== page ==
The exhibit Edvard Munch: Between the Clock and the Bed, named after one of his last paintings, is showing at the Met Breuer (pronounced BROY-er) until February 4, 2018. The Met Breuer is the third, smaller location of the Metropolitan Museum of Art which opened in March 2016 on Madison Ave at 75th and which houses the extended Modern Arts collection. If you are planning a visit to the much visited Metropolitan Museum of Art on 5th Ave, the Met Breuer is a short walk away and your ticket will get you in to all three locations (The Met, Met-Breuer and Met Cloisters) on the same day.
Walking into the Met-Breuer, I knew little of Norwegian artist Edvard Munch (1863-1944) beyond the modern art masterpiece The Scream. I left the museum understanding the history of not only the painting, but also with an appreciation for the life and works of this artist who could depict a range of human emotions from fear, anxiety and loneliness to love and passion.
Although he lived most of his life in Norway, Munch also resided in France, Germany and Copenhagen. His early life was filled with tragedy as both his mother and his favourite sister Sophie died of tuberculosis, and for years he revisited this theme by painting deathbed scenes of young girls in memory of his sister. Later, one of his tumultuous romantic relationships ended with a struggle where he shot his own hand, which he then included in the painting La Mort de Marat. Munch was never married and referred to his paintings as his children.
Munch based The Scream on a memory he had of Norway, while living in Nice. In January 1892, Munch wrote in his journal: “I was walking along the road with two friends. The sun set. I felt a tinge of melancholy. Suddenly the sky became a bloody red. I stopped, leaned against the railing, dead tired and I looked at the flaming clouds that hung like blood and a sword over the blue-black fjord and city. My friends walked on, I stood there trembling with fright. And I felt a loud, unending scream piercing nature.” Two prequels to The Scream exist- the Sick Mood at Sunset: Despair (1892), and Despair (1894), which are both on display along with an early black and white version of The Scream.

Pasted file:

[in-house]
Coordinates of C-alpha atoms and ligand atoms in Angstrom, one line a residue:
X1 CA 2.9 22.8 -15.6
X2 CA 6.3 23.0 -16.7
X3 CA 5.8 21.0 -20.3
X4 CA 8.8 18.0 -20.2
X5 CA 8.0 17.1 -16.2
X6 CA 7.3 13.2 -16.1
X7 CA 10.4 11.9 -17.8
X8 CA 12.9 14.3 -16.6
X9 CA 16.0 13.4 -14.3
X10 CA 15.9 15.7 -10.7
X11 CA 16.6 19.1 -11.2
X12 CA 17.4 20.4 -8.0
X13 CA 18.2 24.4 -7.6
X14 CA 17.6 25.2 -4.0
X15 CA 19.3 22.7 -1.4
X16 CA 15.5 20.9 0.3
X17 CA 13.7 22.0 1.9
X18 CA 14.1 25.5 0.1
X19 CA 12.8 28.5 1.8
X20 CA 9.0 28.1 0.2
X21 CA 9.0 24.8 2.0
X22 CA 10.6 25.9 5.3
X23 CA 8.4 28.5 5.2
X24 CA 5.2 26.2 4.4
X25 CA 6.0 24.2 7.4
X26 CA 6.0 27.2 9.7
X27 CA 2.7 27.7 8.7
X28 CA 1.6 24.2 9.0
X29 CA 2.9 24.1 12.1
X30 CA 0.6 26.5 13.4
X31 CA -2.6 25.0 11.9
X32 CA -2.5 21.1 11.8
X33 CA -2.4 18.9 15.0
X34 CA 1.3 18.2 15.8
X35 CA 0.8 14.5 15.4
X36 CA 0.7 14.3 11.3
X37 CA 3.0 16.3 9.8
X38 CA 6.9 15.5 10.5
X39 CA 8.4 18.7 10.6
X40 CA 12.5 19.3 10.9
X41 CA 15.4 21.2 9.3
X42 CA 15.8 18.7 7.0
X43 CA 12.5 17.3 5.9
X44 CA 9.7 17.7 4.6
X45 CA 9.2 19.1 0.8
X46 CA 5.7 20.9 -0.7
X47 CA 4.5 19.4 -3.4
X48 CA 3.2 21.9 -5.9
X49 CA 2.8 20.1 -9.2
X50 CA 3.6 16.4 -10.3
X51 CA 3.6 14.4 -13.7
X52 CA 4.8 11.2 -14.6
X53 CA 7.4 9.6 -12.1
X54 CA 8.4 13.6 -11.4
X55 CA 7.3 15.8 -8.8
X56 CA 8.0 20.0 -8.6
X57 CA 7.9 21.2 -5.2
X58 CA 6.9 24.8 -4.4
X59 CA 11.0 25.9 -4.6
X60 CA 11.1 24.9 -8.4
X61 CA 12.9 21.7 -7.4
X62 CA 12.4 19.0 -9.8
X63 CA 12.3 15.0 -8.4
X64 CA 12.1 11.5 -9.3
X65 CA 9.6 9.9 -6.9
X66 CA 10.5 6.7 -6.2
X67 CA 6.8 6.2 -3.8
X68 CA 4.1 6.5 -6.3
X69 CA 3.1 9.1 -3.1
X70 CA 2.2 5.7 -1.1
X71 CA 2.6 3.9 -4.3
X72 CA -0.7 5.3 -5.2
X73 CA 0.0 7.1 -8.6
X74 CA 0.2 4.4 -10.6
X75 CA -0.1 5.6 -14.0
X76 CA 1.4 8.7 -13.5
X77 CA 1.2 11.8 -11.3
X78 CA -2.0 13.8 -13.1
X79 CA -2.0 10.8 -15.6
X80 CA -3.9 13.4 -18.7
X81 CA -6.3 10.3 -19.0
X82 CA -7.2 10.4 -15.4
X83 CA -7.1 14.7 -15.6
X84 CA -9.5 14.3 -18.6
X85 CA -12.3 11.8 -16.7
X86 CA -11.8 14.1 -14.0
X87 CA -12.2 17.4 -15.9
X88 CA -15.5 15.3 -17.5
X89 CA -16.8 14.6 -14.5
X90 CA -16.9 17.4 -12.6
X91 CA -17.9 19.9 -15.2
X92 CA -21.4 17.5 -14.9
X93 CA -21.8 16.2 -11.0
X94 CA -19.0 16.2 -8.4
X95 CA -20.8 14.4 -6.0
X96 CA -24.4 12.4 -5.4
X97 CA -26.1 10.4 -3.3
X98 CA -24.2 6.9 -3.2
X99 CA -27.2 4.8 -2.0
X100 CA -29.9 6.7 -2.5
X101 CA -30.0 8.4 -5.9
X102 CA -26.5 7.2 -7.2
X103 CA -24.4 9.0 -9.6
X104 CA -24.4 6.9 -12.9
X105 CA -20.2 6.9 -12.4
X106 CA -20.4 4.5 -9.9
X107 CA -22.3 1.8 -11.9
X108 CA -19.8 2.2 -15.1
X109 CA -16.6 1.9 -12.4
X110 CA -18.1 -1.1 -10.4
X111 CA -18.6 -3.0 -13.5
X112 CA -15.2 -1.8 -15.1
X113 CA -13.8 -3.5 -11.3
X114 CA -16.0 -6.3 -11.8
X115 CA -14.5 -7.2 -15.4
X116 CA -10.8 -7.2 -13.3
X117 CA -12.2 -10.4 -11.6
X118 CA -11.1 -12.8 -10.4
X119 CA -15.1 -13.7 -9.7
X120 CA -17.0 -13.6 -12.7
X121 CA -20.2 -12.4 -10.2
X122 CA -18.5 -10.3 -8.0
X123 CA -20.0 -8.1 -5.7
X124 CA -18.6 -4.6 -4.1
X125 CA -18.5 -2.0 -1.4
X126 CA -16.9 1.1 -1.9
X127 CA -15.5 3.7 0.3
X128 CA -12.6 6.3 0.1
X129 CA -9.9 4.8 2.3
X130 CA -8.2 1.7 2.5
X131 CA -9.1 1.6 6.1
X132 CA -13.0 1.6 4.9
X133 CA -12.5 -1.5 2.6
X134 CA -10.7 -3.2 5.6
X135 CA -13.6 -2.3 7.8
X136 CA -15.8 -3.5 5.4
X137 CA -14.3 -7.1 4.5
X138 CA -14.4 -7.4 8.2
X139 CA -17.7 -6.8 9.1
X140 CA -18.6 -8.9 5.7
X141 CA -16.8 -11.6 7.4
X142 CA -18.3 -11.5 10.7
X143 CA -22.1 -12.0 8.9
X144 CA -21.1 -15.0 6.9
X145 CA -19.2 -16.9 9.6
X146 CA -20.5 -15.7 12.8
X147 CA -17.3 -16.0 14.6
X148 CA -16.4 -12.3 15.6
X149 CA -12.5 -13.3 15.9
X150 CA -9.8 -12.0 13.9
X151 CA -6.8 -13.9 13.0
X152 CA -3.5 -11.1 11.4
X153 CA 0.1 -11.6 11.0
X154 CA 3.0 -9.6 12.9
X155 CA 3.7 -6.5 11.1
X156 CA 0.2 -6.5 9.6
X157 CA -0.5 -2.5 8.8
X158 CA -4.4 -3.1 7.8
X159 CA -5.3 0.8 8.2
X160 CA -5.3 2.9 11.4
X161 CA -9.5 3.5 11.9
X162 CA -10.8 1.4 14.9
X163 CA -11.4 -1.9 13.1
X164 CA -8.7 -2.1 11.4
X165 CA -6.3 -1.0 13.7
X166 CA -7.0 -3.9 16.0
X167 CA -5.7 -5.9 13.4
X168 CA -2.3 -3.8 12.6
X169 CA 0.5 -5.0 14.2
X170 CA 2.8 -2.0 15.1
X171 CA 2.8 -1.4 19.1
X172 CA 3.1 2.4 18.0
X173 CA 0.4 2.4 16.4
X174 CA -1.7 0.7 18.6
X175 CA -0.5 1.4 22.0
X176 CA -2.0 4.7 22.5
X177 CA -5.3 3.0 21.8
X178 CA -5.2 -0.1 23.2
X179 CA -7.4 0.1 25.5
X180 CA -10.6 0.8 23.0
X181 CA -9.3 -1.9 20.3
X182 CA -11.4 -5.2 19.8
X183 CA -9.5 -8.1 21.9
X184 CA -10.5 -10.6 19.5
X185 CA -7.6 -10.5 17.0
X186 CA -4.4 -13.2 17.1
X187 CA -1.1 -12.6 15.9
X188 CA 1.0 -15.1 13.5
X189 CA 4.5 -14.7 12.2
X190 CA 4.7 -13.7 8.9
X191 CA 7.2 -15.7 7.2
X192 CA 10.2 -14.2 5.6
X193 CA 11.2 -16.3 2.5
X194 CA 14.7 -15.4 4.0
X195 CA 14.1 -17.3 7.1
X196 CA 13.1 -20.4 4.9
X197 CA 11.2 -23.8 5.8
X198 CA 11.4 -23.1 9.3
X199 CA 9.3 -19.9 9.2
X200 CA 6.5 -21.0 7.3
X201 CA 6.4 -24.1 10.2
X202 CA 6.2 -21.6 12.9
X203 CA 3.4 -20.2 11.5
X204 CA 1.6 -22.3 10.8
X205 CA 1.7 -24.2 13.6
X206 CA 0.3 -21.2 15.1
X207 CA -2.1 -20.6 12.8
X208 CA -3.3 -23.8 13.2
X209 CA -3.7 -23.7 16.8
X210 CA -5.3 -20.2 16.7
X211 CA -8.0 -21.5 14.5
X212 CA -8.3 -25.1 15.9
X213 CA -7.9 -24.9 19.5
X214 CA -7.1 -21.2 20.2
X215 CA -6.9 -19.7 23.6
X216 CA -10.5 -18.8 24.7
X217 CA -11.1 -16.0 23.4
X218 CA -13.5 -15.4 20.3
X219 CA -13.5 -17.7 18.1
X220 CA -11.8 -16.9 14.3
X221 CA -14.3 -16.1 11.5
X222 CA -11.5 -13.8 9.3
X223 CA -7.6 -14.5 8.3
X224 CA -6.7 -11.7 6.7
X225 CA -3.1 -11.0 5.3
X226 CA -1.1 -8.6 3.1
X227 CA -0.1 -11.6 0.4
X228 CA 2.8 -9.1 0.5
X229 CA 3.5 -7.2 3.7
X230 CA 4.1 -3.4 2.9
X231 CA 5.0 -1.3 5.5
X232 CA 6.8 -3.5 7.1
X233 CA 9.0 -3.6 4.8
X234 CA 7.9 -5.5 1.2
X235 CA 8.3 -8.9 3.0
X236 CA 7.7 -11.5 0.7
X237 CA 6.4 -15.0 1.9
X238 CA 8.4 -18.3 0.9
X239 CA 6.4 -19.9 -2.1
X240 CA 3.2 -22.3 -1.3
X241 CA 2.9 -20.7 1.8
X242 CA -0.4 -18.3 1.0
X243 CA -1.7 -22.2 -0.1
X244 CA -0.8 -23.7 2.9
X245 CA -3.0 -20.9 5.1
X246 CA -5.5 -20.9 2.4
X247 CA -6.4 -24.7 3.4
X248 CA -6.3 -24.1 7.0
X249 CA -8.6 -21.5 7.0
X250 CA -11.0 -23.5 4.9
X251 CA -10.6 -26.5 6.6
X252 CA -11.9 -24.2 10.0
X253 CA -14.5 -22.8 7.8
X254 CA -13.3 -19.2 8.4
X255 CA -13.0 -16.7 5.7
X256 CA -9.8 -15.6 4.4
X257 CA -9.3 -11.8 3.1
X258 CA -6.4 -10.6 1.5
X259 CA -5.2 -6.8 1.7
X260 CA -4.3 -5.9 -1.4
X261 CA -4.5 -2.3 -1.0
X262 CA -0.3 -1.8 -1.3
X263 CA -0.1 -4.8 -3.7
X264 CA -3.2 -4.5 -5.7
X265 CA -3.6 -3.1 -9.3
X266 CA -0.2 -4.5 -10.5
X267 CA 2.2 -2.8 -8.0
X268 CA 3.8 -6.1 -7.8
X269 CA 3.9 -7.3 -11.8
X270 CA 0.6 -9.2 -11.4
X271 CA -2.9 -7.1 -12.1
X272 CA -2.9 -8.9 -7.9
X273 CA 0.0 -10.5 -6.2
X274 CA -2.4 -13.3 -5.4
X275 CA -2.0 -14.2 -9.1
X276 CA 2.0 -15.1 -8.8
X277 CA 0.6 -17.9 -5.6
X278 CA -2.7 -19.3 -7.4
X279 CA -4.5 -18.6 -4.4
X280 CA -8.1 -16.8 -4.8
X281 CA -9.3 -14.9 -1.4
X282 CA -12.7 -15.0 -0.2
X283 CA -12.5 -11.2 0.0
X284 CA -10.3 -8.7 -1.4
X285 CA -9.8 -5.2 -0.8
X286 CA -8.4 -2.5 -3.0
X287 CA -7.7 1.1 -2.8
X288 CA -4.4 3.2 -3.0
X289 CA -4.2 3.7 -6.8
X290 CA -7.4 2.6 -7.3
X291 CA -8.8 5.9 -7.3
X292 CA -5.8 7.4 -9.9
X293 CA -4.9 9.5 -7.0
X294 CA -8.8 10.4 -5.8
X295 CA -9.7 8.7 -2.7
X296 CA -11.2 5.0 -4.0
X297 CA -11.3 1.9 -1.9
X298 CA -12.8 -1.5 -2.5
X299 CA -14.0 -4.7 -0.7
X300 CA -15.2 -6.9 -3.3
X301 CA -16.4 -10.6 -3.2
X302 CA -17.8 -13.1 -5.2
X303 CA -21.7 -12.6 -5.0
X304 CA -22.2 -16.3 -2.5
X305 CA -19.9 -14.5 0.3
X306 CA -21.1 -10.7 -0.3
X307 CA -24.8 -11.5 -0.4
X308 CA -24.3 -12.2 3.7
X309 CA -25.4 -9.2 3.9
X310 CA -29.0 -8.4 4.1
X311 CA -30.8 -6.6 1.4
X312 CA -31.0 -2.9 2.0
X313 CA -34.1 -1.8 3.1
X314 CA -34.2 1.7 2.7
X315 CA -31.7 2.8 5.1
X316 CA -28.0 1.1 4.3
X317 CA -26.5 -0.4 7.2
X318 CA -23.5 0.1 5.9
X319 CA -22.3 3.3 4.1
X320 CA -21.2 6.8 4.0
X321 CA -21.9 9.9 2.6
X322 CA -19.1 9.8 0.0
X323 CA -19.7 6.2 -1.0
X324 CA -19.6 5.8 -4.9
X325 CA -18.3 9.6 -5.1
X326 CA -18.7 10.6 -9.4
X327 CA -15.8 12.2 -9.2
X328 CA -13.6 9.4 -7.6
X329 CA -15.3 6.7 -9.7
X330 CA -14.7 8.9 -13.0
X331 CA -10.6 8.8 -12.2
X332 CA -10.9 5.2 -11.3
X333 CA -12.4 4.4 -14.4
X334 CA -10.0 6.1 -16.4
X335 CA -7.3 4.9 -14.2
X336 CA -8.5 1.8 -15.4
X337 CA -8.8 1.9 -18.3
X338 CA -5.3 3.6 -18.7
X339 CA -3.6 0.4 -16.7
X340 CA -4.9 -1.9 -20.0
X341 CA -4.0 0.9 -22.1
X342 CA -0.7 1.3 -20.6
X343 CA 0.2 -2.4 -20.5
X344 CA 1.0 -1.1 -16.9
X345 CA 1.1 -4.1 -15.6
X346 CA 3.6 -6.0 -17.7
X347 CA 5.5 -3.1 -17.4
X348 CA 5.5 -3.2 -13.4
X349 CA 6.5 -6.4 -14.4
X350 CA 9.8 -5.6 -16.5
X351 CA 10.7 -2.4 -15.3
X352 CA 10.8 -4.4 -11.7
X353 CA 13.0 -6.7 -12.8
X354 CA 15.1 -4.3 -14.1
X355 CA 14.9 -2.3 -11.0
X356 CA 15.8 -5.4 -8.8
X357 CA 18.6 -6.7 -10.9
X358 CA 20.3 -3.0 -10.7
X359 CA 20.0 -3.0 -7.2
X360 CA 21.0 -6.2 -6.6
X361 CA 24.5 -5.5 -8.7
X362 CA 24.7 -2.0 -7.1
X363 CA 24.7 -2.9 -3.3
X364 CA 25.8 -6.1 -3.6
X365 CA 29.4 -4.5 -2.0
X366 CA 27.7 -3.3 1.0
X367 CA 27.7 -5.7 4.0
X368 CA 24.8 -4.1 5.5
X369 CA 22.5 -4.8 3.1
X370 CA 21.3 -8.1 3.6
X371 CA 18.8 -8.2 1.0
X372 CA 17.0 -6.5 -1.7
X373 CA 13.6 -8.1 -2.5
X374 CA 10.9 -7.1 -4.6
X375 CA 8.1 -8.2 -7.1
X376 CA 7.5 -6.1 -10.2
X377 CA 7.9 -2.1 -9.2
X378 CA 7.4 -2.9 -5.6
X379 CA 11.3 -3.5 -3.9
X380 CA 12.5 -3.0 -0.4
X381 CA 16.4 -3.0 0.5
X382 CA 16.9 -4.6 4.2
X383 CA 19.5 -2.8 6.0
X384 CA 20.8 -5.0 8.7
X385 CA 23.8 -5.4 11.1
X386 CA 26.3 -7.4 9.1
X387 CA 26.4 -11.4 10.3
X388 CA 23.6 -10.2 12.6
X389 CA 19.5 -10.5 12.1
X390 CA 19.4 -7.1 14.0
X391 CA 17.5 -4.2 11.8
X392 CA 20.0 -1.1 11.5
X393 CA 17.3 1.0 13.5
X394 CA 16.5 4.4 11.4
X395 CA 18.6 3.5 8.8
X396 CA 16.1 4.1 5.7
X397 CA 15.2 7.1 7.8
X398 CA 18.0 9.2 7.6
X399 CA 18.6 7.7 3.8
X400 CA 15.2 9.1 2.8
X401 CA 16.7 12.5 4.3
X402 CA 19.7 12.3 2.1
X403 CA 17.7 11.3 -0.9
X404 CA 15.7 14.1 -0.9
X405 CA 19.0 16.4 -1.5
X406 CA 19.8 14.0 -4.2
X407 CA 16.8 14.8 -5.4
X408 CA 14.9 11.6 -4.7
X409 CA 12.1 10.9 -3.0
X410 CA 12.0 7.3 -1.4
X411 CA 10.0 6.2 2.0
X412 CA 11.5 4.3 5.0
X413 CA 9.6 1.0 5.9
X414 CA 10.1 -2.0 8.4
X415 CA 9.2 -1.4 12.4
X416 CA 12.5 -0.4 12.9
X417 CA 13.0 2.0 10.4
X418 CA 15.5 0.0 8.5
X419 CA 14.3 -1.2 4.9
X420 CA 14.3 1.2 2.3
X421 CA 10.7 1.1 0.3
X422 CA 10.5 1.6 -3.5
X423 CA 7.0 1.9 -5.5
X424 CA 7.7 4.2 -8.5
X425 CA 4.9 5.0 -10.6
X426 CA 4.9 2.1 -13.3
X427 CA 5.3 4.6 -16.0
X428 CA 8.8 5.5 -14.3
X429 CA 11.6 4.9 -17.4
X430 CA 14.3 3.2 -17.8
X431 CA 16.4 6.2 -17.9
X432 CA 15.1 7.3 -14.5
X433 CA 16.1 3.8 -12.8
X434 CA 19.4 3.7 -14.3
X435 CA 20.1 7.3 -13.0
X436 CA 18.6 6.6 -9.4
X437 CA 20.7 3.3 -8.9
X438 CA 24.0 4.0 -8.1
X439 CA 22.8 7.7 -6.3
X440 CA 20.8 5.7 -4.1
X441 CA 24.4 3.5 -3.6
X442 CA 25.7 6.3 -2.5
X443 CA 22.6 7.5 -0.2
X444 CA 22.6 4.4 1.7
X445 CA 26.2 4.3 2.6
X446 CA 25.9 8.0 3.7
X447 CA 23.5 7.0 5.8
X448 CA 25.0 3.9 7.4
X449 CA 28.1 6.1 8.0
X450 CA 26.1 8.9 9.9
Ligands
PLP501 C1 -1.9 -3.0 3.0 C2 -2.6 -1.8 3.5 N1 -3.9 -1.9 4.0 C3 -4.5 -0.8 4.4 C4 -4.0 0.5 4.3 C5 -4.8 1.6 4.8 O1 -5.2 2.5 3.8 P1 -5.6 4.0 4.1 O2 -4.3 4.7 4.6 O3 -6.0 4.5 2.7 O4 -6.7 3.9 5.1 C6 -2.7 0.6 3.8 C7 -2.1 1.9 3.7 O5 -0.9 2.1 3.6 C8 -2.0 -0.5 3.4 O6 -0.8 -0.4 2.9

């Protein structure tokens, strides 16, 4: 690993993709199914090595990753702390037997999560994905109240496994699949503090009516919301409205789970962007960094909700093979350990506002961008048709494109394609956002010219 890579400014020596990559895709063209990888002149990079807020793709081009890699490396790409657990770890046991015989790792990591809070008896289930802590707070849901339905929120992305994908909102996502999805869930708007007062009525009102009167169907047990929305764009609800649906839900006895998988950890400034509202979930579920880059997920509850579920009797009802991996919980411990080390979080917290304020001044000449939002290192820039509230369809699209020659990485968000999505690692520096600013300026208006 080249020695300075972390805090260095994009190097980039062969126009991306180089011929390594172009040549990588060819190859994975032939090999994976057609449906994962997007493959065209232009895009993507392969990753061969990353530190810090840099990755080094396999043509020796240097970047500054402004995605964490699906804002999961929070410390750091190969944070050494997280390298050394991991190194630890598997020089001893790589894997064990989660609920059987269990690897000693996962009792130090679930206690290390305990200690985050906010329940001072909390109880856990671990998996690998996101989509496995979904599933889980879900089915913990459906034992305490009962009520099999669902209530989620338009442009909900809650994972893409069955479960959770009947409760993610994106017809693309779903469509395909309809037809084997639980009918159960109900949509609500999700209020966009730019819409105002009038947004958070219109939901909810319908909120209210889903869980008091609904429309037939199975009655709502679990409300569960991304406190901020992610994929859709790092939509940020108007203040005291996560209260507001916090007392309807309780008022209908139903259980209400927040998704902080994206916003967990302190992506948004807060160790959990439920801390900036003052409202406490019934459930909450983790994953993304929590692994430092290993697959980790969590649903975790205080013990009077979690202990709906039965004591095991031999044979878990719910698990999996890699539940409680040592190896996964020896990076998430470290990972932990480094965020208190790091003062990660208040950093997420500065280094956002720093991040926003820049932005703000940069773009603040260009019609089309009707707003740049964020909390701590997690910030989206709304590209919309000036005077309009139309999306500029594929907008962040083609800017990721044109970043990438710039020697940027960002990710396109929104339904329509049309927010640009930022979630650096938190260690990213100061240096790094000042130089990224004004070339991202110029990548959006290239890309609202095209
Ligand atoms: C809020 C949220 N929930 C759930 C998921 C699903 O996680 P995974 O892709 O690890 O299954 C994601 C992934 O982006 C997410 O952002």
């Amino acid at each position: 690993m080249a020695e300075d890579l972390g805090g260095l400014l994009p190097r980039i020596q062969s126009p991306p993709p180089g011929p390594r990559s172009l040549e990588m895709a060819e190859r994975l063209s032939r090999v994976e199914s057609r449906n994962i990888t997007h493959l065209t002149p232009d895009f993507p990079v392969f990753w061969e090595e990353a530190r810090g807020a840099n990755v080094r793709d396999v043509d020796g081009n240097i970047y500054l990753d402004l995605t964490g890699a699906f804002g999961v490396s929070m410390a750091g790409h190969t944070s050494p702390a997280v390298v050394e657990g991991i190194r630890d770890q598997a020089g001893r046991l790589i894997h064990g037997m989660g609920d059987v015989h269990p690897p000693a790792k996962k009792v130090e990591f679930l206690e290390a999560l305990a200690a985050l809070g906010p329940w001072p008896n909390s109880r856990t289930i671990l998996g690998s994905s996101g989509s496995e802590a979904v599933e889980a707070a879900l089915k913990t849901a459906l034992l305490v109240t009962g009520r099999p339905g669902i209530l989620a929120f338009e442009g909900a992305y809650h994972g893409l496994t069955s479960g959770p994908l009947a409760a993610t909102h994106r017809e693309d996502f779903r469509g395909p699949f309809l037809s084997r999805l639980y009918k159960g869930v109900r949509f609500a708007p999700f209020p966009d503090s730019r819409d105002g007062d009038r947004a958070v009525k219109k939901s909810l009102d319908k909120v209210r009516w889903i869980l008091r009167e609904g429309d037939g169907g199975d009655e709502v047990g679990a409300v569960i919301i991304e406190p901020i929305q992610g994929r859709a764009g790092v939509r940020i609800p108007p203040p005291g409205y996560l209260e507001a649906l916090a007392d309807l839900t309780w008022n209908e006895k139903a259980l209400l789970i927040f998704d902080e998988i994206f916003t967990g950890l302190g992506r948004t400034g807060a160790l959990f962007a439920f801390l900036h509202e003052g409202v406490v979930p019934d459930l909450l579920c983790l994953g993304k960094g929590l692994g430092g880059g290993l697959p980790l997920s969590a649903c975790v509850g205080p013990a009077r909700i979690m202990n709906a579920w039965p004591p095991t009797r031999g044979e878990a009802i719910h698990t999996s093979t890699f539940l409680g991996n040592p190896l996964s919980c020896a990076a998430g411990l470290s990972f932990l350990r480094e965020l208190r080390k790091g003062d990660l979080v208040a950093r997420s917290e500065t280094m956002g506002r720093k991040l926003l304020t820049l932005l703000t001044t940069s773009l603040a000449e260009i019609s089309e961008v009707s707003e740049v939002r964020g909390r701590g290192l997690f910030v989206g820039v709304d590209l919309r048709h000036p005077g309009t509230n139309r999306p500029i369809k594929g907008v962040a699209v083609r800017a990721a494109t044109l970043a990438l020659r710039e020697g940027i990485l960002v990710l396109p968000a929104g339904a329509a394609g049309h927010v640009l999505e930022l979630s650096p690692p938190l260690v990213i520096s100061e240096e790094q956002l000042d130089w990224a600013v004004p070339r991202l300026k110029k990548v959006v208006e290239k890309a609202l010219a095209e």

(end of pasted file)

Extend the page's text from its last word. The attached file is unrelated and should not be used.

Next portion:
The exhibit at the Met Breuer includes 43 original works by Munch, including several from his private collection on loan from the Munch museum. There are 16 self-portraits and seven works which have never before been shown in the United States. Below you will find a further preview, but be sure to visit the museum before February 4, 2018 to see it for yourself.
In The Kiss, Munch depicts a passionate kiss where the woman and man are locked in an embrace where it is impossible to see where one begins and the other ends.
The Storm (below) has a haunting quality.
A self-portrait of Munch as an older man, lonely, stooped over in the light of a new dawn.